Tuesday March 22, 2005 - 14:08:51 GMT
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Forex Market Commentary and Analysis (22 March 2005)
The euro retraced some of its sharp losses vis-à-vis the U.S. dollar today as the single currency tested offers around the US$ 1.3195 level, the 50% retracement of the 2005 range. Many traders were sidelined today ahead of the Federal Open Market Committee’s interest rate decision in which policymakers were expected to lift the federal funds target rate by 25bps. The big question heading into the meeting was whether the Fed would retain the “measured pace” clause that has appeared in recent FOMC interest rate announcements, or whether the Fed would embark on a more aggressive monetary tightening path. The next FOMC meeting will be held on 3 May. Data released in the U.S. today saw the February headline producer price index print at +0.4% while the core rate came in at +0.1%, as expected. The annualized totals came in at 4.7% and 2.8%, respectively, and the January print at +0.8% was unchanged. These data will become more important when the next batch of U.S. CPI data are released to see if there are so-called second round effects feeding into retail price levels from the producer price level, thereby engendering heightened fears of inflation. Traders continue to talk about the announced deal involving revisions to the European Union’s Stability and Growth Pact and whether the watered-down regulations will have a positive or negative impact on the euro and eurozone growth. European Central Bank policymakers are clearly not pleased with the deal as many of them have outspokenly criticized the new revisions, suggesting they will create an upward bias on interest rates. Germany’s Bundesbank said these changes will “decisively weaken” Europe’s fiscal outlook. Luxembourg’s Mersch suggested the revisions to the Pact “will not be without consequence” for monetary policy while ECB’s Caruana said Europe’s problem remains a lack of economic growth. Data released in the eurozone today saw French February household consumption down 1.0% m/m while German January manufacturing orders were revised to -3.5% from -3.4%. Euro bids are cited around the $1.3085 level.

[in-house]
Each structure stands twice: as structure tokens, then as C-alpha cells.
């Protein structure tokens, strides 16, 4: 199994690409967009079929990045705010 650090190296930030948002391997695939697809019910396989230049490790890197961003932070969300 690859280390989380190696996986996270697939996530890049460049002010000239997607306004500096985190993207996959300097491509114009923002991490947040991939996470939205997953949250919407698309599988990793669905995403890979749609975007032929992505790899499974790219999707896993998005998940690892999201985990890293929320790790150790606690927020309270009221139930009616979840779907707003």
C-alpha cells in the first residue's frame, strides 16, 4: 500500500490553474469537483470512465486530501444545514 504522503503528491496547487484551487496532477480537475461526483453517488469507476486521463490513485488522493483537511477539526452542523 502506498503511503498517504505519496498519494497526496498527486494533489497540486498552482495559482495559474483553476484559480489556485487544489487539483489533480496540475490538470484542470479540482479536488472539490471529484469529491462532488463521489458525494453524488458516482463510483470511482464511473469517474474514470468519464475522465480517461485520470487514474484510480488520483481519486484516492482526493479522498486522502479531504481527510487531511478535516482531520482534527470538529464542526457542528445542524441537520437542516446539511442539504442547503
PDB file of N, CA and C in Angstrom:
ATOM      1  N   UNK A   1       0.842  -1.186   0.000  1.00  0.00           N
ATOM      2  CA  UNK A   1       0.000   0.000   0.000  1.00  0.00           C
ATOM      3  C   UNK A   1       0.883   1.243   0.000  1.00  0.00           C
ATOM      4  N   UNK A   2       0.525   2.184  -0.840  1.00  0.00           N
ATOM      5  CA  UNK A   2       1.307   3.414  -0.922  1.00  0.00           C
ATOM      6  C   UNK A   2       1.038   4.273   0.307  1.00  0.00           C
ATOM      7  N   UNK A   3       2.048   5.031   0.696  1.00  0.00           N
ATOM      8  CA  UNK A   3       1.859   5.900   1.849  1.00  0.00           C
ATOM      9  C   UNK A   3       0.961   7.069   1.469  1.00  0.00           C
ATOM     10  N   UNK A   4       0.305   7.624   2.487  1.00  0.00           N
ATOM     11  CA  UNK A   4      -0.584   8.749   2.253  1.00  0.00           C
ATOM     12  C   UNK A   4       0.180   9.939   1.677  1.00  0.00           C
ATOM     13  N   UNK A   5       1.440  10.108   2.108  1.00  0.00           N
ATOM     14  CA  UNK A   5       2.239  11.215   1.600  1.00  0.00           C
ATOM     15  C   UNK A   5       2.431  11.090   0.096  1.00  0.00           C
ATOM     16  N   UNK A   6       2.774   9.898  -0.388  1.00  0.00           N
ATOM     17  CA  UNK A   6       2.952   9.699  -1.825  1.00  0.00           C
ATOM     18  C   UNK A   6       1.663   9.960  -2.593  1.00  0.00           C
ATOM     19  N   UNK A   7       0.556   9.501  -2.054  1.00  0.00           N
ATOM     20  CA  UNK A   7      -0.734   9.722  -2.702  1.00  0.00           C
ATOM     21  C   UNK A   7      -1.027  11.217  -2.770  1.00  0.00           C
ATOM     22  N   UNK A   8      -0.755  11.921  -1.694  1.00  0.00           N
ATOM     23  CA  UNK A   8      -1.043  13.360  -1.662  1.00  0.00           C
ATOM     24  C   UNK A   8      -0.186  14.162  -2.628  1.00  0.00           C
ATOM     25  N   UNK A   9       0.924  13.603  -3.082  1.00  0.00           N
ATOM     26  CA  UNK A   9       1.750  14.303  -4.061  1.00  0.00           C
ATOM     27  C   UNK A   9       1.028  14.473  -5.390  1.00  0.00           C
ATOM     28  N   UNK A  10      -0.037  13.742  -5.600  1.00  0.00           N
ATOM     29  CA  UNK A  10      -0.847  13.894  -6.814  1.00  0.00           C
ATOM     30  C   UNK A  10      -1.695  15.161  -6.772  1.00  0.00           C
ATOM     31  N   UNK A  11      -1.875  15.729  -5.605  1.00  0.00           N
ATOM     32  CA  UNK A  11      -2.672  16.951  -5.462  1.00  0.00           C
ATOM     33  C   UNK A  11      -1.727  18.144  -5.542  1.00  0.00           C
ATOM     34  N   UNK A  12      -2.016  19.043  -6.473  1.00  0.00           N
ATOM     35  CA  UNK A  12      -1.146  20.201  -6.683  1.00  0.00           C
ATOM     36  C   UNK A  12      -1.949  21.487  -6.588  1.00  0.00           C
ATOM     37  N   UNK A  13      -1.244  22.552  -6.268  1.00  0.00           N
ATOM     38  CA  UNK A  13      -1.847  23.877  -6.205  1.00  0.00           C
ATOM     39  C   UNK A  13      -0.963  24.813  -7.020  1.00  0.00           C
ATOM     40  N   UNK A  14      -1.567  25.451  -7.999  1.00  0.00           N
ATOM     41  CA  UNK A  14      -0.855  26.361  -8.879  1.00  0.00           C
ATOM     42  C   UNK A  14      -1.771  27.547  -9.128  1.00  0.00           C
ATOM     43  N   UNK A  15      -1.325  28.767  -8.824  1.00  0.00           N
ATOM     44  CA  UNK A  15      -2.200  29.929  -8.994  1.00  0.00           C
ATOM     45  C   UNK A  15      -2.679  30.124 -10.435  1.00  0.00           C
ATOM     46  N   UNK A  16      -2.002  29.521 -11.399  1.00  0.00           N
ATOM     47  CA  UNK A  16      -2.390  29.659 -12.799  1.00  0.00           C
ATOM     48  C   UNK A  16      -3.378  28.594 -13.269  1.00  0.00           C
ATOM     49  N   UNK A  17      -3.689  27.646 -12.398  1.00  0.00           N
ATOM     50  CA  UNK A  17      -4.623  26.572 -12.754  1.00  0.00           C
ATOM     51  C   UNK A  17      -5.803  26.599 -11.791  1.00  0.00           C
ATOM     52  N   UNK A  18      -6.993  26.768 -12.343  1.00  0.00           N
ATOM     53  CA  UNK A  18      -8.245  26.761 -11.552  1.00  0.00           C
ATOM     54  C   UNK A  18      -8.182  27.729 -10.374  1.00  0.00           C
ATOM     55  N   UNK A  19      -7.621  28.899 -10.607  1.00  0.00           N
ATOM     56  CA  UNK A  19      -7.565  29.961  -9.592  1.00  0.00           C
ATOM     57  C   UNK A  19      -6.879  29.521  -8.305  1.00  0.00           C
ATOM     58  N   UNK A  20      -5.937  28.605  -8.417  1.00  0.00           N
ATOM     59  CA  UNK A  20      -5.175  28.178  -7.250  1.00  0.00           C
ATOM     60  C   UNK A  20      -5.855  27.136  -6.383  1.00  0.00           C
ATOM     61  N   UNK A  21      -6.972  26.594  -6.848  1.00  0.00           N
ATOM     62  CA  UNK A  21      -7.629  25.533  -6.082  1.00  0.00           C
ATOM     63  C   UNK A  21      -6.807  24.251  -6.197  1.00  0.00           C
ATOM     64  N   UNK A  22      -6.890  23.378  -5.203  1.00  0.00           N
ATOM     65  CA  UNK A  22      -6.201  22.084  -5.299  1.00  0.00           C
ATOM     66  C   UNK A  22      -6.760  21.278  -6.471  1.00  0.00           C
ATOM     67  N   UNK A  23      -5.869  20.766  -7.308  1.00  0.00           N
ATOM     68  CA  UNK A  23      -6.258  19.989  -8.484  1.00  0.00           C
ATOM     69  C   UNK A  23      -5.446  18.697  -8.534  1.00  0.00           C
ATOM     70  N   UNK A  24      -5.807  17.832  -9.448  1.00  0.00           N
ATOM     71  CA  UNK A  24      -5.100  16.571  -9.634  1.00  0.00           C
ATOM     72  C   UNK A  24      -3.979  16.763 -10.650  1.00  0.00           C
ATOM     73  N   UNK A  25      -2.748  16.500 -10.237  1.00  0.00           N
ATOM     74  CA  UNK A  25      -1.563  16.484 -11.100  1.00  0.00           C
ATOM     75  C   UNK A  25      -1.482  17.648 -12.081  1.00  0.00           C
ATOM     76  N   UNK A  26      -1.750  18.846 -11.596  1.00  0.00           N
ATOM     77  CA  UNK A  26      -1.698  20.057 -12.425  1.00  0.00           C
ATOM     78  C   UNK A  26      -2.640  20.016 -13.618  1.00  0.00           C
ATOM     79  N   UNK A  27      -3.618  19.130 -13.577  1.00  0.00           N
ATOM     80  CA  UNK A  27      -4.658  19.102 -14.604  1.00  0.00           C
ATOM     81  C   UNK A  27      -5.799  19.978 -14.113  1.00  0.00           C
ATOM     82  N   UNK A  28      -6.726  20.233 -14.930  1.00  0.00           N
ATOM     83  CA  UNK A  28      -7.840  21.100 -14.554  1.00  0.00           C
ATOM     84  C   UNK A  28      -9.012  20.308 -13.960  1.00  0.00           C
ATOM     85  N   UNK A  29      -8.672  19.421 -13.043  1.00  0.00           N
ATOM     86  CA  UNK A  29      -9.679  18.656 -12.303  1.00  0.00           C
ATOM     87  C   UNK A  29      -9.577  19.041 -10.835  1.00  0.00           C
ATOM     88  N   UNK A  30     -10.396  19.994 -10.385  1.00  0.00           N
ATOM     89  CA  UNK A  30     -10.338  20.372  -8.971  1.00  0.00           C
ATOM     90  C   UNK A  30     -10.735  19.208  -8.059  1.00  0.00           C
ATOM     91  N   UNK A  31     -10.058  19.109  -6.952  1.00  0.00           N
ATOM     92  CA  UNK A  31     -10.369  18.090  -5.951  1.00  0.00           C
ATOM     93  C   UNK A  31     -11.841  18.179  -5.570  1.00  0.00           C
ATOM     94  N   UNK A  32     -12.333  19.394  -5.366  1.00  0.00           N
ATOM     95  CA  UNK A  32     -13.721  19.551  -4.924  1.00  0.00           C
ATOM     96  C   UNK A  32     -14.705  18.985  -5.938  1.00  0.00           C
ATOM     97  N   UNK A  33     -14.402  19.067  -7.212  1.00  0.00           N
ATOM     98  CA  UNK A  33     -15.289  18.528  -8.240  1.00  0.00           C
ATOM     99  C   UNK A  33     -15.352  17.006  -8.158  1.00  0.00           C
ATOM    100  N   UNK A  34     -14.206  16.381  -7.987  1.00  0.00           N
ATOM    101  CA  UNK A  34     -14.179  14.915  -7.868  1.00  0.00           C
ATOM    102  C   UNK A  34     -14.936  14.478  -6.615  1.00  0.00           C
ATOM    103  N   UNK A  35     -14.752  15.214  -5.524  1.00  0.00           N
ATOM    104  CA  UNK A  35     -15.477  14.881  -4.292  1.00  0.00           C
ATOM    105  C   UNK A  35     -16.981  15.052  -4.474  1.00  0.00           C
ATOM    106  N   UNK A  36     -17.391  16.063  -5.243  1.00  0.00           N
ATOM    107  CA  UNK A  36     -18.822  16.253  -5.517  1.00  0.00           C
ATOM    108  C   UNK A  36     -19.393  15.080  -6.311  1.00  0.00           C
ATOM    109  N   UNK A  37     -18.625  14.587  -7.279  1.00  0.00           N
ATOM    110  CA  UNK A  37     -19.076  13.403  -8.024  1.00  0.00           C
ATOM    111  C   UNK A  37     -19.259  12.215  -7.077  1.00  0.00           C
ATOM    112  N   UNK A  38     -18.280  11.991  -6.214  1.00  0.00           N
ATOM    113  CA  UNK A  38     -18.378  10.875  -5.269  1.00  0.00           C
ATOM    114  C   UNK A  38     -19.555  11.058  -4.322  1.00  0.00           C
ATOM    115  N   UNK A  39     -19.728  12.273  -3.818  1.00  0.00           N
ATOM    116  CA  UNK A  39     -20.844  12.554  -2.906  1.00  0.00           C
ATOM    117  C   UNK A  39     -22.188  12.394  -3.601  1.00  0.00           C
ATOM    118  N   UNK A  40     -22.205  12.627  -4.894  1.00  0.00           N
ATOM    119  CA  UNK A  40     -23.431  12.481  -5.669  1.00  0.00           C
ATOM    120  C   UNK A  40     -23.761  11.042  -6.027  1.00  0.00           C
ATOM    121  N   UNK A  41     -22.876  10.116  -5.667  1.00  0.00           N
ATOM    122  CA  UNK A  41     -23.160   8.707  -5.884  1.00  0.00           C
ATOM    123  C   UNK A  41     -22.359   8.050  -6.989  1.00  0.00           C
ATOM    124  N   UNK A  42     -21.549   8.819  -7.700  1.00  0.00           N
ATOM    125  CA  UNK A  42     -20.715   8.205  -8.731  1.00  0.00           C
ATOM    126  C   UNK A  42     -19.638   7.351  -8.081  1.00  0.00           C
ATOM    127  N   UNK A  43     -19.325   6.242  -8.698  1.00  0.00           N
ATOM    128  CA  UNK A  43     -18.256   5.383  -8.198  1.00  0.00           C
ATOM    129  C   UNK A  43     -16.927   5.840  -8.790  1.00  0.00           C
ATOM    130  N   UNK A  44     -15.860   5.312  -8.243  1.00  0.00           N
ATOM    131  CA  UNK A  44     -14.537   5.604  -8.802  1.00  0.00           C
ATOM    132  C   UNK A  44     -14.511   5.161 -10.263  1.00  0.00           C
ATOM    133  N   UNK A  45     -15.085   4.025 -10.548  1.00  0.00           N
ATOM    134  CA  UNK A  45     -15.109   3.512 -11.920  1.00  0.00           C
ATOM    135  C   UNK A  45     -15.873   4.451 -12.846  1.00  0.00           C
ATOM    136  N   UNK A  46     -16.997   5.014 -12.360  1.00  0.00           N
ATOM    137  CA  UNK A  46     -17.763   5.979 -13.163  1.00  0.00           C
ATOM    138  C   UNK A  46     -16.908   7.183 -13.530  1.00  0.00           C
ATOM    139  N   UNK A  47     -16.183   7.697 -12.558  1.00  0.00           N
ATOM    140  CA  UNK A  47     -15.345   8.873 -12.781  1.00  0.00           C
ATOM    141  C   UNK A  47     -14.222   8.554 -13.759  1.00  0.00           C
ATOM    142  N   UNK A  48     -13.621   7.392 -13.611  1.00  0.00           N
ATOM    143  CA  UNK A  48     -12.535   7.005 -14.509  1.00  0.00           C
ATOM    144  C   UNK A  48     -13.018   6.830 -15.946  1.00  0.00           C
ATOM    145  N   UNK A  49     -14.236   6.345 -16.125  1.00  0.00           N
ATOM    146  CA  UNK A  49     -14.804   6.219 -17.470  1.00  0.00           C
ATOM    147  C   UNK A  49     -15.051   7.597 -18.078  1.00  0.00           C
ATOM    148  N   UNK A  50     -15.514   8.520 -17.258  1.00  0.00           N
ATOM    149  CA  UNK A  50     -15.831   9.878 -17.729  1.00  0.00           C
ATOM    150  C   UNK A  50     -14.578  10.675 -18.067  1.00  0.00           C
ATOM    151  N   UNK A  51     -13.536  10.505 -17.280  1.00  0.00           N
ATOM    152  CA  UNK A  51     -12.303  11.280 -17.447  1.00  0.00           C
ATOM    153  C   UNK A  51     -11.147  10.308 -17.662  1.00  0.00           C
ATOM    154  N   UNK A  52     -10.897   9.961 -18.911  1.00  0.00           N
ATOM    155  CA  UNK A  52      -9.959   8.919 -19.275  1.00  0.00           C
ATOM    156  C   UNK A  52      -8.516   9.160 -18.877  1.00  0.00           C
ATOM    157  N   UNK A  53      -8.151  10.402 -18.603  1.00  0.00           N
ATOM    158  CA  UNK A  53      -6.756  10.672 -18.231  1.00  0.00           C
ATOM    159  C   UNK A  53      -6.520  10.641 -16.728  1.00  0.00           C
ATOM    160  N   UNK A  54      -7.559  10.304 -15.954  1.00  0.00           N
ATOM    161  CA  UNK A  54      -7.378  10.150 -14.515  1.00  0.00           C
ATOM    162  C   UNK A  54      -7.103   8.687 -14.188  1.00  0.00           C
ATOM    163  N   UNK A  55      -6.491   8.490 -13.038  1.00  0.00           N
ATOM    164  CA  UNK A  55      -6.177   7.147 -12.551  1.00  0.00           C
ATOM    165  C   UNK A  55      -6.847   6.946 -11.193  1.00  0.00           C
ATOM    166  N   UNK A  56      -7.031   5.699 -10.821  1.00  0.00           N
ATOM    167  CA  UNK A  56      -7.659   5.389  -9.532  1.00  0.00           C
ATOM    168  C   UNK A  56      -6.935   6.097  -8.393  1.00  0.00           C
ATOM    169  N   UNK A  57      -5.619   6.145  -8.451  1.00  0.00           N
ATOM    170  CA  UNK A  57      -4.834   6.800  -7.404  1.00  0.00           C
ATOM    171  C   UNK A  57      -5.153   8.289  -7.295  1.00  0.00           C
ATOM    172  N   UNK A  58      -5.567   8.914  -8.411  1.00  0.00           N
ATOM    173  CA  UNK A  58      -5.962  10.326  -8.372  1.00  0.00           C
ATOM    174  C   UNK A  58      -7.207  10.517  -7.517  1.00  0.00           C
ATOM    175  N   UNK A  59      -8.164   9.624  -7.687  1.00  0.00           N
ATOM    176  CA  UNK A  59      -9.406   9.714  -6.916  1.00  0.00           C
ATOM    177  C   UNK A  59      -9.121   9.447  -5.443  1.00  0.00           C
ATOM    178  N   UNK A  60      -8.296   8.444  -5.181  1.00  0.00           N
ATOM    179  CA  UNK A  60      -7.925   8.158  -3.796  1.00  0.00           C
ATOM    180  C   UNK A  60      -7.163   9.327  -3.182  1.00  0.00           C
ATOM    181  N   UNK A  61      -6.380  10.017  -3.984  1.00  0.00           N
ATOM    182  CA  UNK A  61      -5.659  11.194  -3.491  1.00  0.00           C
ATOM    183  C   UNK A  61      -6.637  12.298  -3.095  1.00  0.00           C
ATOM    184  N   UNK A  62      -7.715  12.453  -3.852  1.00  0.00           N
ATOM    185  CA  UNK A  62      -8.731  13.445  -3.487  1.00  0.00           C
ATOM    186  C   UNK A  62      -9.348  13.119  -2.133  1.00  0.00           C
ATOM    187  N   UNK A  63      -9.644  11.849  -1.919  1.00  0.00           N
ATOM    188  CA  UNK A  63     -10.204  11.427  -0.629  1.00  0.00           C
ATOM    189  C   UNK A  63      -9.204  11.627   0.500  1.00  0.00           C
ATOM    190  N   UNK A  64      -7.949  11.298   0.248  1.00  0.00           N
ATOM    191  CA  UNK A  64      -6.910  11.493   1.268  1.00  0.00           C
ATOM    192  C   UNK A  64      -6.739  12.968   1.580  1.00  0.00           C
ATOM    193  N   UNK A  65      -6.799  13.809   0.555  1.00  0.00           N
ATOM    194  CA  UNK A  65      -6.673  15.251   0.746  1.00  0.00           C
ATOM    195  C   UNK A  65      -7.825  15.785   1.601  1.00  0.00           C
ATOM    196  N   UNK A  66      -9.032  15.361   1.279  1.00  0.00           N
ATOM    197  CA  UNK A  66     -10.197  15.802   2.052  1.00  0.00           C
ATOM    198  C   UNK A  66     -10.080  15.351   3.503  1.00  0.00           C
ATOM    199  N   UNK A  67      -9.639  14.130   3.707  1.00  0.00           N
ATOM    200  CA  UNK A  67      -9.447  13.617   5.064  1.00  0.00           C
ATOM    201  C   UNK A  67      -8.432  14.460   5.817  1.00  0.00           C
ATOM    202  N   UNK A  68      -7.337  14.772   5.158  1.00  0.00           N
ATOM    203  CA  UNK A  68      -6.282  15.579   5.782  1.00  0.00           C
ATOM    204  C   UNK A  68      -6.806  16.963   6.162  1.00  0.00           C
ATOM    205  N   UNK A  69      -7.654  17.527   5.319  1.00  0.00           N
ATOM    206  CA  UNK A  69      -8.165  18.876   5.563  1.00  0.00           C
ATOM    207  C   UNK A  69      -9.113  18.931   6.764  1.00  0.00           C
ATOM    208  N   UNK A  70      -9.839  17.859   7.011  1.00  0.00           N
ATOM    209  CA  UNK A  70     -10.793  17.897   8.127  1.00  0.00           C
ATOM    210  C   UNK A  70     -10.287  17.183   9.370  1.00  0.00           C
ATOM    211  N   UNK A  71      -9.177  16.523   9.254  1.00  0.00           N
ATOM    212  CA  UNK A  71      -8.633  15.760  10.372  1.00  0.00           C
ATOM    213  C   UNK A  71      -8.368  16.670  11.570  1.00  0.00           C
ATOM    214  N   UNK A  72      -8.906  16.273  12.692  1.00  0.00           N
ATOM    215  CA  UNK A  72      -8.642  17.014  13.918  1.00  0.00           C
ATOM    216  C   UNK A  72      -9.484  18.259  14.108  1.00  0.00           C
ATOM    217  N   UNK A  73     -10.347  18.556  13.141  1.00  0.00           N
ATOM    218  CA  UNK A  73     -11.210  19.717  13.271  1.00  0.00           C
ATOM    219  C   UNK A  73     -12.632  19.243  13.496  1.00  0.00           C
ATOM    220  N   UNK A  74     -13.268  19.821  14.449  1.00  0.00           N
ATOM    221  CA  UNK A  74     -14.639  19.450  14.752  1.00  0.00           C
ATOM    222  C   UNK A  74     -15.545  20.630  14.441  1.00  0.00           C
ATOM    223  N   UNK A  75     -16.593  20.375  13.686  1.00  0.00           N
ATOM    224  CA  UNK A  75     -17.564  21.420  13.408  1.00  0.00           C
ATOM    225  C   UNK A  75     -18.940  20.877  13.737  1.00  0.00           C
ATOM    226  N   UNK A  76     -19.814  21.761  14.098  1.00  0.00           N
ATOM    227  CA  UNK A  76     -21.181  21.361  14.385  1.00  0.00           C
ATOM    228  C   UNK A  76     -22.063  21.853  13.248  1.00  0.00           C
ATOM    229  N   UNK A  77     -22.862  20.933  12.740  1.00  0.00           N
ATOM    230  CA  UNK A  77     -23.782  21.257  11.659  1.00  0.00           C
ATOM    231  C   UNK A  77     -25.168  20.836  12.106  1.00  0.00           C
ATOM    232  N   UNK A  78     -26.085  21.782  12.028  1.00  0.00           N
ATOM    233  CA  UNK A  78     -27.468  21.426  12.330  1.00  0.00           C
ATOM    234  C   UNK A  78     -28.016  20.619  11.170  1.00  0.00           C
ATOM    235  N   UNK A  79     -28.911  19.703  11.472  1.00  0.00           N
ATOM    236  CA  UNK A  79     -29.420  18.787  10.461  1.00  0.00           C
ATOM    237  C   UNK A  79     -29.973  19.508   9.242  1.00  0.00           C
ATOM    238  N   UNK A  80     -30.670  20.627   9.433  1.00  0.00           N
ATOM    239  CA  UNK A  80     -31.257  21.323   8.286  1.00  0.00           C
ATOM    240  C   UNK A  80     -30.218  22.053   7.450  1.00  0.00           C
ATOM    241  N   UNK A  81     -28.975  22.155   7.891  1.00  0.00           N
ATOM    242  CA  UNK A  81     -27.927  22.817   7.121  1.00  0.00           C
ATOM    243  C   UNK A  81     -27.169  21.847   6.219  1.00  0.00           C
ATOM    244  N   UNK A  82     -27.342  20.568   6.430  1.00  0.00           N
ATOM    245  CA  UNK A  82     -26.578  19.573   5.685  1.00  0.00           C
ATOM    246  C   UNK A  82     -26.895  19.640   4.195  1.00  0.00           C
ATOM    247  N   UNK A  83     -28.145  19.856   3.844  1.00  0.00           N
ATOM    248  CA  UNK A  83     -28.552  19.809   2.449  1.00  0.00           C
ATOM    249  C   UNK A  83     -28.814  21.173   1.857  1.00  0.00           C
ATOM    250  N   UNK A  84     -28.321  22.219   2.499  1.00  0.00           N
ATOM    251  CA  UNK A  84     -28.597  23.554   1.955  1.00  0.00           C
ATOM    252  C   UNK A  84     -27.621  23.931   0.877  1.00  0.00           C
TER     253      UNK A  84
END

The yen gained ground vis-à-vis the U.S. dollar today as the greenback tested bids around the ¥104.85 level and was capped around the ¥105.25 level. Today’s intraday low represents a 38.2% retracement of the dollar’s appreciative move from ¥101.70 to ¥106.85. Technically, if this level is broken, it opens up a move to the ¥104.25 level – the 50% retracement level. Minutes from Bank of Japan Policy Board’s monetary policy meeting in February were released overnight and evidenced a discussion about altering the current account deposit liquidity target of ¥30-35 trillion but policymakers opted to maintain the target through at least 1 April when the blanket guarantee on deposits in Japanese banks ends. Some policymakers also suggested that Japan’s long-standing quantitative easing policy should remain in effect. Data released in Japan overnight saw financial assets denominated in foreign currencies held by Japanese households increase 19% to ¥25 trillion as of the end of 2004. Finance minister Tanigaki today said Japan is considering a debt-to-GDP target to better manage Japan’s budget deficit. February nationwide CPI and preliminary March Tokyo-area CPI will be released on Friday. The Nikkei 225 stock index shed 0.32% to close at ¥11,841.97. Dollar offers are cited around the ¥105.60 level. The euro was confined to a relatively narrow range vis-à-vis the yen as the single currency tested offers around the ¥138.50 level and was supported around the ¥138.10 level while the British pound tested bids just below the ¥199.00 figure and was capped around the ¥199.80 level. In Chinese news, Standard & Poor’s announced China’s ratings outlook will likely remain unchanged if China utilizes more of its foreign exchange reserves for public spending. It is estimated that China’s foreign exchange reserves will reach US$ 670 billion by the end of 2005. Former Hong Kong Monetary Authority official Latter today suggested China will need to revalue its yuan currency by at least 10% if the revaluation is to be deemed credibly by the markets. People’s Bank of Governor Zhou was quoted today as saying “"Judging from the present conditions, there shouldn't be too much fear of whether the money supply target can be achieved.”